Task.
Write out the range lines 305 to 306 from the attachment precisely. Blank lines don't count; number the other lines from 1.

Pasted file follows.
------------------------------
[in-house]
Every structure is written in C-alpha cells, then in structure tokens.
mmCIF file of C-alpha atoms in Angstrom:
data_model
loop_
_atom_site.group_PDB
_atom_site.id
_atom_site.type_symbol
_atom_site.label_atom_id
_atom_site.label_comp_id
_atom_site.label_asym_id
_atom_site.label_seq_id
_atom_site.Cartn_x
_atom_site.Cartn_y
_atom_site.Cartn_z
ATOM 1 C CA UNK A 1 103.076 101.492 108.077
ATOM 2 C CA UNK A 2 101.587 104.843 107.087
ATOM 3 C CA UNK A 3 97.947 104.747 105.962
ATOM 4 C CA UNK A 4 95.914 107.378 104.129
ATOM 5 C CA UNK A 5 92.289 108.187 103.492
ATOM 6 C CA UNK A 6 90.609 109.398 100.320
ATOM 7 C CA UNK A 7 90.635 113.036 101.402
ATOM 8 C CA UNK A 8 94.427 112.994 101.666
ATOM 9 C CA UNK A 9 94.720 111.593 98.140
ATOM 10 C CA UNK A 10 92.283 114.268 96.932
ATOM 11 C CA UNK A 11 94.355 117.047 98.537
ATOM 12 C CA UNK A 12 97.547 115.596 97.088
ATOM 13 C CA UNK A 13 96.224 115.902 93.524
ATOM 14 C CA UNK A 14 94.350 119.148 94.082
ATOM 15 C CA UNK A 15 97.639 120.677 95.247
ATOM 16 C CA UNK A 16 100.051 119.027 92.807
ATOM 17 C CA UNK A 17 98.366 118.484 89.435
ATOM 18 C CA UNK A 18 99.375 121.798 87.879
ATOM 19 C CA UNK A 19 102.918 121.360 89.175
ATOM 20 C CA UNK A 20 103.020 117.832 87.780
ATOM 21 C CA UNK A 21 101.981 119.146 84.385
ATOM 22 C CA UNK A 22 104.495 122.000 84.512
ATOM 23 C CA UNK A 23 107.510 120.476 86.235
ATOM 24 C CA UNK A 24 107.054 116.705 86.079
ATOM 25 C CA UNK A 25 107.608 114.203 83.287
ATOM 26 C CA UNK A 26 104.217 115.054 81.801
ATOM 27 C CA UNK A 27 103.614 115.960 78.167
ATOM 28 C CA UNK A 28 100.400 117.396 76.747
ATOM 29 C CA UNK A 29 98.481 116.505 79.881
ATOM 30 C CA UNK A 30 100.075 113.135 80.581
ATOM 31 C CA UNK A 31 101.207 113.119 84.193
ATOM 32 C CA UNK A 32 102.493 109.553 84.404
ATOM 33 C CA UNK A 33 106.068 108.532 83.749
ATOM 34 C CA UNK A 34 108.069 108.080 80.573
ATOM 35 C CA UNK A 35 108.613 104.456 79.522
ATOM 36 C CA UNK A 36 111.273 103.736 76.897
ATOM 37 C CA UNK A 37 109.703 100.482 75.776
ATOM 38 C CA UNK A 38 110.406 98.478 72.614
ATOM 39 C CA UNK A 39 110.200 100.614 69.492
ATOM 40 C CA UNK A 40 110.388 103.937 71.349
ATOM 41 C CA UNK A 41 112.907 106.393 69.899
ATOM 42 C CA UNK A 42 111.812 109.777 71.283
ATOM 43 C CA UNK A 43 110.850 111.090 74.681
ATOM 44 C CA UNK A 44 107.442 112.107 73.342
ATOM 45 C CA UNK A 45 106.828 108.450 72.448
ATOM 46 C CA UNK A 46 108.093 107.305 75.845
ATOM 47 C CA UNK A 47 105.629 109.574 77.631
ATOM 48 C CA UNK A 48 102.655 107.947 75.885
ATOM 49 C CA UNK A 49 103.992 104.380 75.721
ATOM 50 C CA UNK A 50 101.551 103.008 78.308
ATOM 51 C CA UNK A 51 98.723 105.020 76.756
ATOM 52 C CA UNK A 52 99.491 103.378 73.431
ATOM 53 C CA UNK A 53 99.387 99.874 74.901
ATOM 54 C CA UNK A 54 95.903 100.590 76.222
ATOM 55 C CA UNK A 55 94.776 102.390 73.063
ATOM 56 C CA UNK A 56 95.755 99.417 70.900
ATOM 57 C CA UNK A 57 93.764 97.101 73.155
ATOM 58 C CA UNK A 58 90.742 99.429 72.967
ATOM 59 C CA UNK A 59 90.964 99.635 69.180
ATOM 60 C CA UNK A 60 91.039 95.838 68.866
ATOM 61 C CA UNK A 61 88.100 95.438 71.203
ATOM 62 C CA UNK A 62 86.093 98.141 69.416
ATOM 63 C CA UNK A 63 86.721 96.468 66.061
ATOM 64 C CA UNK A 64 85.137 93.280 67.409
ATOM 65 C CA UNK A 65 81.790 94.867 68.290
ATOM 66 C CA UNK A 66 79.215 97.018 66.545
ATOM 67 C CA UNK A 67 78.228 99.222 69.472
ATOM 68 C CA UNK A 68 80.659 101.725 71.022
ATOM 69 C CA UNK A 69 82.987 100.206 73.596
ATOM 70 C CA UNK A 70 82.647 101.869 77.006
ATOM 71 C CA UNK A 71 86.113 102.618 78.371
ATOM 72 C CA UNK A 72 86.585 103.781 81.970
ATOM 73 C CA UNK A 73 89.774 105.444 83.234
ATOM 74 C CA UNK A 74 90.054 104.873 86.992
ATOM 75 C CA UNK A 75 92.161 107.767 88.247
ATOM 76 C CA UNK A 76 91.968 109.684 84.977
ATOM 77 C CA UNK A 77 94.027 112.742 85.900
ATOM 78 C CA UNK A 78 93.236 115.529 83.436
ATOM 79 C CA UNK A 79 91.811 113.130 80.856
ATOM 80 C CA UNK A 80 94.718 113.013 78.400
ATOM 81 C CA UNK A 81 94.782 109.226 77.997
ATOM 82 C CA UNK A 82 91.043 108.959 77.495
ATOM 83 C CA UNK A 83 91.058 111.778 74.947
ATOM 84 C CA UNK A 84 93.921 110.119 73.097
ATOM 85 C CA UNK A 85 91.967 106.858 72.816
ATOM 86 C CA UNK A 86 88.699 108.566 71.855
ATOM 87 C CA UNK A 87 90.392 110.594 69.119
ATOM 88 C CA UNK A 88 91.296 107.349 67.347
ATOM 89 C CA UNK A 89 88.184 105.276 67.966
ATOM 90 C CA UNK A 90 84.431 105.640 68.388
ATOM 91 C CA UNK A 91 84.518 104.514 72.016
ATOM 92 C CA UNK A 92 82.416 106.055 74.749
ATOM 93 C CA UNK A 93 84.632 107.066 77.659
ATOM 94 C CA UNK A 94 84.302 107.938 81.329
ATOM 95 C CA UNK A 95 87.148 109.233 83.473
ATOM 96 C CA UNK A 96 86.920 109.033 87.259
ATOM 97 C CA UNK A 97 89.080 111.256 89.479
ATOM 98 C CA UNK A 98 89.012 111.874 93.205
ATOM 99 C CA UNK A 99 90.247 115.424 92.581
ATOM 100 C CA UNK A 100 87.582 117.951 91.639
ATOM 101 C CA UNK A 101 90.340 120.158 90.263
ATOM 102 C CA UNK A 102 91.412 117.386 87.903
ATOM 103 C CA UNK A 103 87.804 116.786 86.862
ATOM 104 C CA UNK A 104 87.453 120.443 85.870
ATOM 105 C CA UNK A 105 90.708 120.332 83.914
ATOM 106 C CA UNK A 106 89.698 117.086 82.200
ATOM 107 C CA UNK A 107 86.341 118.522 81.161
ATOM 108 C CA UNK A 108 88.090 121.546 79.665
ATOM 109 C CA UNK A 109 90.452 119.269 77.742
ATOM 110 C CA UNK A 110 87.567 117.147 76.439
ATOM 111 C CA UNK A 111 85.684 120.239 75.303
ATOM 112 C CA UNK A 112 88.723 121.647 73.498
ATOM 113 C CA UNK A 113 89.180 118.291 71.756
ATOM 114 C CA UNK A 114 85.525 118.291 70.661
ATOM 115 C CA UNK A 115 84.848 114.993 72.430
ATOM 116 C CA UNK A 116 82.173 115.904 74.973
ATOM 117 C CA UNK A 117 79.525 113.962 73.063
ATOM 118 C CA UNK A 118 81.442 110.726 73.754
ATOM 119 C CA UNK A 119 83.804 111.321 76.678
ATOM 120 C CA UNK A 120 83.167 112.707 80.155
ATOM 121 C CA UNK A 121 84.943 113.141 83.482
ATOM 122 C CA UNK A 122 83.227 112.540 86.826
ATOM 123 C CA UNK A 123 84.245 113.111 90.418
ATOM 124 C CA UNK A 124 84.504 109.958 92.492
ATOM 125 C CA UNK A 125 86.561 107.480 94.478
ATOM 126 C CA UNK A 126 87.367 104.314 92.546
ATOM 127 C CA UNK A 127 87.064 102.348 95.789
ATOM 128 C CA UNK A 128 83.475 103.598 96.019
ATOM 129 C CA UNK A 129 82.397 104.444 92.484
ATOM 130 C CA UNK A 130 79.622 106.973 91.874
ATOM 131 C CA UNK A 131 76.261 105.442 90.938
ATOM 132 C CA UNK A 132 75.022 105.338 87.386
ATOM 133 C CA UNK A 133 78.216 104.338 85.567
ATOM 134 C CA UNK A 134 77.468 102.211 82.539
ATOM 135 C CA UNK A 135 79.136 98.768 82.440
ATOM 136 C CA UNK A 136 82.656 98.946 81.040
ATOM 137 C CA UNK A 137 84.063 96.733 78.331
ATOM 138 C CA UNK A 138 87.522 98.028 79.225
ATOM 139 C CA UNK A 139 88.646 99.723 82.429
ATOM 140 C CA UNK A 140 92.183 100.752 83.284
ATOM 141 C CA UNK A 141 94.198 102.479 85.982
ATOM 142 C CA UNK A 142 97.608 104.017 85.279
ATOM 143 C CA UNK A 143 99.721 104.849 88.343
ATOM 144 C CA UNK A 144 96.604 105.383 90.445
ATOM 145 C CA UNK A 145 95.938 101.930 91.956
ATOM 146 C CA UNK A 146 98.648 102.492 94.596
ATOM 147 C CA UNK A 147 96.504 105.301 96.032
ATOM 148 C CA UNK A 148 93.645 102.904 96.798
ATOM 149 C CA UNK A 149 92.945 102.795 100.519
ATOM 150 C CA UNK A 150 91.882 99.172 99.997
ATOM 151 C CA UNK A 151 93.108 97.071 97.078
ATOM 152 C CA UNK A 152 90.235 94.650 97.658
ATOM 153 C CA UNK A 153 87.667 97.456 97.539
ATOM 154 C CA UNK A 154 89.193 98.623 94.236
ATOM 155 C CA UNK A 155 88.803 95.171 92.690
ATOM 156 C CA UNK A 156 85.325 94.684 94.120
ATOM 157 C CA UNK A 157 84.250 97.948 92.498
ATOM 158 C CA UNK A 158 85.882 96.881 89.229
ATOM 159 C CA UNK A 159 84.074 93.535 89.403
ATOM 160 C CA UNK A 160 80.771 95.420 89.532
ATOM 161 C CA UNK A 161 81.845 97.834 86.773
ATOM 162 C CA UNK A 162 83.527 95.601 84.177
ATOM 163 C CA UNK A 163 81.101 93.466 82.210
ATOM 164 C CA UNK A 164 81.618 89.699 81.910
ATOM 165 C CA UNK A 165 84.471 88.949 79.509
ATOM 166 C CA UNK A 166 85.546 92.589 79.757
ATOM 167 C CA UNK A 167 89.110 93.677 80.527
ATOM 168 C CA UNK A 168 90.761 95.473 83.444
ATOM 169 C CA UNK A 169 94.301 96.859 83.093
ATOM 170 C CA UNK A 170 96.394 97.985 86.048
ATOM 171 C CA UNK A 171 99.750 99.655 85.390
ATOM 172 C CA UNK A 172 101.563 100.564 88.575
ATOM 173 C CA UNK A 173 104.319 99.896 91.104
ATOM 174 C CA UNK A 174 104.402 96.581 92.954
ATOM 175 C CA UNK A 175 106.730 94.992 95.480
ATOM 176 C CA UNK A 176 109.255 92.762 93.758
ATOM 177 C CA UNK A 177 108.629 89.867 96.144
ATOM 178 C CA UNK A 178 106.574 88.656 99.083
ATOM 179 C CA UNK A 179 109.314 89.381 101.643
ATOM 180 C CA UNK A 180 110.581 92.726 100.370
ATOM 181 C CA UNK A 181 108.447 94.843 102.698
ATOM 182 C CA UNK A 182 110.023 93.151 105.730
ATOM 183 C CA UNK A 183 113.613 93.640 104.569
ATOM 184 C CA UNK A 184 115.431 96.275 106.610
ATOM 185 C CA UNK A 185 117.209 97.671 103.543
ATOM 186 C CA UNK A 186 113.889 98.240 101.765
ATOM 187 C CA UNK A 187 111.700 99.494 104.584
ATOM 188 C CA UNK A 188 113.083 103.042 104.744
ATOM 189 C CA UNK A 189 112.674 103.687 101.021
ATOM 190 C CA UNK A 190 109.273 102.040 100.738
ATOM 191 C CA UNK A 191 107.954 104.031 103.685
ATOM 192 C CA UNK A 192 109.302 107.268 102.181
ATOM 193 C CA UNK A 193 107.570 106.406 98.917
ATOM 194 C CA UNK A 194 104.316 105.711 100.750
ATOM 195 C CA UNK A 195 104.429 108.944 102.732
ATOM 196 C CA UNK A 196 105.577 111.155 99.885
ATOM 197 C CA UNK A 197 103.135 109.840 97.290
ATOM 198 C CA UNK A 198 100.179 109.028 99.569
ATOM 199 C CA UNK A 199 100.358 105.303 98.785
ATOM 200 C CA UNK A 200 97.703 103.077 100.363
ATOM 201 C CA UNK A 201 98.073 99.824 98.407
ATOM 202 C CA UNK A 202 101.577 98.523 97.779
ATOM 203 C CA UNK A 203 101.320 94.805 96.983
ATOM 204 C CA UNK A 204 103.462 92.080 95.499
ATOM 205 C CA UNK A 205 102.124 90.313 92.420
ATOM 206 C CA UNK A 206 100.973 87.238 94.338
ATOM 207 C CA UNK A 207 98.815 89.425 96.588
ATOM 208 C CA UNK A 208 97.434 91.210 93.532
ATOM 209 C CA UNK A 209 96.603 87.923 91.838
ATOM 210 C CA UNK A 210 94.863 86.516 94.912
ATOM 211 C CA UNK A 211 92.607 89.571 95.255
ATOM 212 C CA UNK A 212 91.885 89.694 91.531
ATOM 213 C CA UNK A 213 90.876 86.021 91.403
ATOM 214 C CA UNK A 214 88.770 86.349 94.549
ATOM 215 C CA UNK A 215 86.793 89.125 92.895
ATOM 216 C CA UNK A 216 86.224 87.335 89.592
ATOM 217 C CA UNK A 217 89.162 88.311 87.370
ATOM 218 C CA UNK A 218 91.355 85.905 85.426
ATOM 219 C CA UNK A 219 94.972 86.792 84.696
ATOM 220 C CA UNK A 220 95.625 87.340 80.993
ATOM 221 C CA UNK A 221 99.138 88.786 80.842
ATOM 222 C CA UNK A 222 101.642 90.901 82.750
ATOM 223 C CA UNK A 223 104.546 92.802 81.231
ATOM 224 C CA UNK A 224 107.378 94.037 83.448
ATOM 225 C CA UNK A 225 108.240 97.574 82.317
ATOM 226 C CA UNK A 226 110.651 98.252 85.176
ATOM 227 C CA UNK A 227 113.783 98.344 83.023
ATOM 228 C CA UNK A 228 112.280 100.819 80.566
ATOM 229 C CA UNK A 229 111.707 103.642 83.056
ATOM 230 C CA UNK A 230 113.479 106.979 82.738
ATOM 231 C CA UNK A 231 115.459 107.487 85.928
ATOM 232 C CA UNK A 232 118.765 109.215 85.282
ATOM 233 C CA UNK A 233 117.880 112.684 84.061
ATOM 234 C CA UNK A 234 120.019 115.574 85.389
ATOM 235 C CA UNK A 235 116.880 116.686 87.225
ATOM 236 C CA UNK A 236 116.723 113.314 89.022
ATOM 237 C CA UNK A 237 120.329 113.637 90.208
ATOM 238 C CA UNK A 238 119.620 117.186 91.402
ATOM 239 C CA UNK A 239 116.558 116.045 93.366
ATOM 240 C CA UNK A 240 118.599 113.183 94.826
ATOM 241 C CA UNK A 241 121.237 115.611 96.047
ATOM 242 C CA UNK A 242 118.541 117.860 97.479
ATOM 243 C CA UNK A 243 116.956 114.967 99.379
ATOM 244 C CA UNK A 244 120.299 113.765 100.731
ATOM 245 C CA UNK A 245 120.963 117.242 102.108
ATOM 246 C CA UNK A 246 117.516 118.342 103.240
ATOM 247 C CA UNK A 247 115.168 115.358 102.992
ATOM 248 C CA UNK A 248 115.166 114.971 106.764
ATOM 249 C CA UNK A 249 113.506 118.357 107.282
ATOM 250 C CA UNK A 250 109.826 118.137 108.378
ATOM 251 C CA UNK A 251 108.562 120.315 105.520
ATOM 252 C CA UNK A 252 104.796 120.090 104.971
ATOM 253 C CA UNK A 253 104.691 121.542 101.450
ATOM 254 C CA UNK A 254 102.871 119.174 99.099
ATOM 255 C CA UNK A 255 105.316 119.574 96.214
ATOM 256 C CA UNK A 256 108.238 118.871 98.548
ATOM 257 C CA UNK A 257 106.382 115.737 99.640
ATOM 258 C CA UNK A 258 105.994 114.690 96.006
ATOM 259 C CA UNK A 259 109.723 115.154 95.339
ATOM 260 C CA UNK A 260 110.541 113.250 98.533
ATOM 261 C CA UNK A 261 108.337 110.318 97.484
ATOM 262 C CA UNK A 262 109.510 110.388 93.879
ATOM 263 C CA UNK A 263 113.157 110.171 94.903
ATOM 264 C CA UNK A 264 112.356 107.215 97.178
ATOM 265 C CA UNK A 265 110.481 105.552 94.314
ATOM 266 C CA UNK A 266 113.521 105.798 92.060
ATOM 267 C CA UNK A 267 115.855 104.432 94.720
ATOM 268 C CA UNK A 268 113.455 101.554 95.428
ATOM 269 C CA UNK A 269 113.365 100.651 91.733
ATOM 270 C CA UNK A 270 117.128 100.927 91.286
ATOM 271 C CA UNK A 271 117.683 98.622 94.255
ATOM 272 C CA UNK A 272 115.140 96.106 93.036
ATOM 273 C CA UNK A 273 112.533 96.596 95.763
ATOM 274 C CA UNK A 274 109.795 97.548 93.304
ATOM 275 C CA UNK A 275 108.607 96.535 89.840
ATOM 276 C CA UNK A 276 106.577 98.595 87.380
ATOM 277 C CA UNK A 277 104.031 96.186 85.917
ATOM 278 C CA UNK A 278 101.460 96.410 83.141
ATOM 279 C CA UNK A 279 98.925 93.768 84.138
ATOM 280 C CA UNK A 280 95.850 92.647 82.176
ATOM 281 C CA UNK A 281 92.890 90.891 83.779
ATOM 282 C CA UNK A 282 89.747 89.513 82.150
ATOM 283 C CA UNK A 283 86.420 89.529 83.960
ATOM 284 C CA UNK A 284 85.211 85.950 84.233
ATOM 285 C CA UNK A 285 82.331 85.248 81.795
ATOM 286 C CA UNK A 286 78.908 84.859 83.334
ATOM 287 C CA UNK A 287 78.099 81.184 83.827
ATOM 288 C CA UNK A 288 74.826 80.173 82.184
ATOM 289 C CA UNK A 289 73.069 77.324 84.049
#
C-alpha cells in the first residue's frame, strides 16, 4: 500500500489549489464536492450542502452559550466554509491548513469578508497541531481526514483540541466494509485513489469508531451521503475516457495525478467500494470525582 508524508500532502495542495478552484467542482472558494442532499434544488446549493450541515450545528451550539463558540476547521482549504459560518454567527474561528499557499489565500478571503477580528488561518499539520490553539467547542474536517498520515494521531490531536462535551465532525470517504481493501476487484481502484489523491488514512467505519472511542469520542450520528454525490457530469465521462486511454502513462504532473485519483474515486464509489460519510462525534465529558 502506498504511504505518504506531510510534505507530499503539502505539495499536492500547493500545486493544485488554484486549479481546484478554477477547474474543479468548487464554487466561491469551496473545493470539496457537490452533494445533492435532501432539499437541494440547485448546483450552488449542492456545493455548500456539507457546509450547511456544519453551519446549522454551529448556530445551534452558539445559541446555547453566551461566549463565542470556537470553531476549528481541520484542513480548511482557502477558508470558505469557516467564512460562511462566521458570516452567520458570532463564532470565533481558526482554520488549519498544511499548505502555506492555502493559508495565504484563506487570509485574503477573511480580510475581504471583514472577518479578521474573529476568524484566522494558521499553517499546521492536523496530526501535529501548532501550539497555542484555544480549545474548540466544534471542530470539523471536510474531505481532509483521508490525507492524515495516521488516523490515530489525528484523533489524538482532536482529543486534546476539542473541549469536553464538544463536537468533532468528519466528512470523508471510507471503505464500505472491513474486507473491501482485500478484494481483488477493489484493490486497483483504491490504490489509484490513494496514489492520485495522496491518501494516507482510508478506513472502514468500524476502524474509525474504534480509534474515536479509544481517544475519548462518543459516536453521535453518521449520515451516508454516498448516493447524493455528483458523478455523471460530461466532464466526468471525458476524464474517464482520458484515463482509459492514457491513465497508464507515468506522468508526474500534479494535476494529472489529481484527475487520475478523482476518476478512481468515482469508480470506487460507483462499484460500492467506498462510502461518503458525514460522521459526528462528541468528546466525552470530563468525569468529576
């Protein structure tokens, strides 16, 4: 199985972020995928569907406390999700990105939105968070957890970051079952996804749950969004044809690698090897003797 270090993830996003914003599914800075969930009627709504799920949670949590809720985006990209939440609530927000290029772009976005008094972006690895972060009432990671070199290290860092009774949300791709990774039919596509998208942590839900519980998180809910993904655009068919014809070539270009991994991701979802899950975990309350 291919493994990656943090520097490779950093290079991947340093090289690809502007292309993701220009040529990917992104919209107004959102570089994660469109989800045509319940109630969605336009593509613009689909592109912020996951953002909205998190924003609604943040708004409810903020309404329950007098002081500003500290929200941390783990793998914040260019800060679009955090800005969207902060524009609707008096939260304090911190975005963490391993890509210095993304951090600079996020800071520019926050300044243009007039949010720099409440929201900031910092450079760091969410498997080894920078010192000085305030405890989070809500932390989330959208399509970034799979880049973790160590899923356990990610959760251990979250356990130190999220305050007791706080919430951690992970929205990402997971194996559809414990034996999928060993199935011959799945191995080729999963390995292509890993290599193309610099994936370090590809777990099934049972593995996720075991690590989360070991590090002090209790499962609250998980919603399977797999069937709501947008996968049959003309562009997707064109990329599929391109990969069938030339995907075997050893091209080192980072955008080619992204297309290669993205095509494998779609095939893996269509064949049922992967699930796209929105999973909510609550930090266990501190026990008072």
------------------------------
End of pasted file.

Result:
#
C-alpha cells in the first residue's frame, strides 16, 4: 500500500489549489464536492450542502452559550466554509491548513469578508497541531481526514483540541466494509485513489469508531451521503475516457495525478467500494470525582 508524508500532502495542495478552484467542482472558494442532499434544488446549493450541515450545528451550539463558540476547521482549504459560518454567527474561528499557499489565500478571503477580528488561518499539520490553539467547542474536517498520515494521531490531536462535551465532525470517504481493501476487484481502484489523491488514512467505519472511542469520542450520528454525490457530469465521462486511454502513462504532473485519483474515486464509489460519510462525534465529558 502506498504511504505518504506531510510534505507530499503539502505539495499536492500547493500545486493544485488554484486549479481546484478554477477547474474543479468548487464554487466561491469551496473545493470539496457537490452533494445533492435532501432539499437541494440547485448546483450552488449542492456545493455548500456539507457546509450547511456544519453551519446549522454551529448556530445551534452558539445559541446555547453566551461566549463565542470556537470553531476549528481541520484542513480548511482557502477558508470558505469557516467564512460562511462566521458570516452567520458570532463564532470565533481558526482554520488549519498544511499548505502555506492555502493559508495565504484563506487570509485574503477573511480580510475581504471583514472577518479578521474573529476568524484566522494558521499553517499546521492536523496530526501535529501548532501550539497555542484555544480549545474548540466544534471542530470539523471536510474531505481532509483521508490525507492524515495516521488516523490515530489525528484523533489524538482532536482529543486534546476539542473541549469536553464538544463536537468533532468528519466528512470523508471510507471503505464500505472491513474486507473491501482485500478484494481483488477493489484493490486497483483504491490504490489509484490513494496514489492520485495522496491518501494516507482510508478506513472502514468500524476502524474509525474504534480509534474515536479509544481517544475519548462518543459516536453521535453518521449520515451516508454516498448516493447524493455528483458523478455523471460530461466532464466526468471525458476524464474517464482520458484515463482509459492514457491513465497508464507515468506522468508526474500534479494535476494529472489529481484527475487520475478523482476518476478512481468515482469508480470506487460507483462499484460500492467506498462510502461518503458525514460522521459526528462528541468528546466525552470530563468525569468529576